Liveblogging World War II: November 7, 1942
Henry Blodget Tries to Understand the "If Not for That Meddling Nate Silver!" Scooby-Doo Villains

If Not For That Meddling Nate!: Uh-Oh Scooby-Doo Weblogging Edition

Lawyers, Guns and Money reminds me of the existence of Mickey Kaus (they recommend *not* clicking on the link: I concur). But the lure of comedy proves irresistible. And I find:

A claim that Superstorm Sandy lowered Obama's chances in the late election.... A new claim that the polls are biased in favor of Barack Obama.... The War against the Central Limit Theorem, the Current Population Survey, and the Bureau of Labor Statistics.... A proposal that Romney win the election by going all-in on the attack on Black welfare queens and their cadillacs.... More labor statistics trutherism.... Doubling-down on the War on Nate Silver... The attack on Steve Rattner... The attack on the internet: "Why has Obama's public campaign been so ineffective for the past month? Couldn't someone digitally sophisticated and untanked--e.g. Buzzfeed's Ben Smith--make a good argument that the President was led astray by the overhyped reality and promise of Internet Politics"... The claim Fannie Mae caused the financial crisis... The claim Romney won the third debate...

But I want to highlight something genuinely interesting--an argument I have heard at least ten times from Republicans over the past week. I call it the Scooby-Doo villain "If not for that meddling Nate!" argument. It goes like this:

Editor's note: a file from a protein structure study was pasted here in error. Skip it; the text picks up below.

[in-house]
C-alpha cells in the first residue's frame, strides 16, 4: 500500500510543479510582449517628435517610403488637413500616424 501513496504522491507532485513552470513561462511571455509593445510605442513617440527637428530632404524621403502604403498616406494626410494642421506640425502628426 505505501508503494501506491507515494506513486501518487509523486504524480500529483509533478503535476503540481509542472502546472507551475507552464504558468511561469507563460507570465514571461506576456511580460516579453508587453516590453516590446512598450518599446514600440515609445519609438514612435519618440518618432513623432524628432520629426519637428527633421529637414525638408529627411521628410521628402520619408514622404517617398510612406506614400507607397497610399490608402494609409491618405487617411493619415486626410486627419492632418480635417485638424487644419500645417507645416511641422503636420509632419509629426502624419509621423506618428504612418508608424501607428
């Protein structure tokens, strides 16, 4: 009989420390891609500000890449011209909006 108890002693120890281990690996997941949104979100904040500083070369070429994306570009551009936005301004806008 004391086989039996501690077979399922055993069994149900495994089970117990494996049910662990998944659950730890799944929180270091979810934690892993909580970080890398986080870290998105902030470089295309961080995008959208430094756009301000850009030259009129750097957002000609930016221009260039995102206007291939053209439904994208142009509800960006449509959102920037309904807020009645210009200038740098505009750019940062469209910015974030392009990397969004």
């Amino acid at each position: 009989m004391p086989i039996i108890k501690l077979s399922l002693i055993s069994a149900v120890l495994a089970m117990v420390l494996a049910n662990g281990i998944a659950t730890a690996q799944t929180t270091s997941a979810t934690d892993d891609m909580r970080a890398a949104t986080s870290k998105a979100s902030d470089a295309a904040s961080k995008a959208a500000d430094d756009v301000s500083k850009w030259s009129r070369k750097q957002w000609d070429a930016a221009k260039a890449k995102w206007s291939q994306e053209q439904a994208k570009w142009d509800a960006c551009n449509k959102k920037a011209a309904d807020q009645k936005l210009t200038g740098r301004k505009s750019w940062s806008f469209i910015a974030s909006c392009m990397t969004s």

1. We don't assess and react to reality--we create our own reality, to which you must then respond.
  2. The first debate gave Romney momentum up through October 12, and the perception of momentum thereafter.
  3. The non-quantitative press corps perceived what we wanted them to perceive after October 12: that Romney had momentum.
  4. Because everybody wants to join a bandwagon, had the perception of momentum bounced through the journalistic echo chamber for a couple of weeks, it would have turned into real momentum.
  5. And then Romney would have won.
  6. But by highlighting his dubious and largely-untested model and claiming that state polls showed that Obama still had a lock on Ohio, Nate Silver intervened in the election and turned the perception around--and in fact gave Obama the perception of momentum.
  7. That's not a New York Times's journalists role, to interfere in the electoral process in such a blatantly partisan way.

Kaus provides a neatly-compressed example of casting yourself as both a Scooby-Doo villain and as the bad behind-the-times scout in "Moneyball":

Alerted by Brad (“The Scoutmaster”) DeLong–protector of vulnerable young journalists!–the NYT‘s Paul Krugman defends Nate Silver’s election projections against a fairly calm critique in National Review. I leave it to you, the reader, to decide if arguing that Silver includes too many old polls is the sort of thing that, allowed to proliferate, “means … science — or any kind of scholarship — will become impossible.” But what surprised me was this Krugman graf:

It’s almost besides the point to notice that the whole notion that Nate Silver is somehow serving Obama’s interests by skewing the results is bizarre. This race is going to be decided by actual votes, not perceptions of “momentum”. But then posturing and bragging seems to be central to the right’s theory, for reasons I don’t get.

I thought the whole reason for the “momentum” wars–is Mitt surging or not?–is that the perception of momentum can easily become self-fulfilling, because undecided voters tend to break toward the candidate they think is the likely “winner.” It’s not just “posturing and bragging”–though there’s plenty of that. It might affect “actual votes.” If Krugman doesn’t understand that, what else…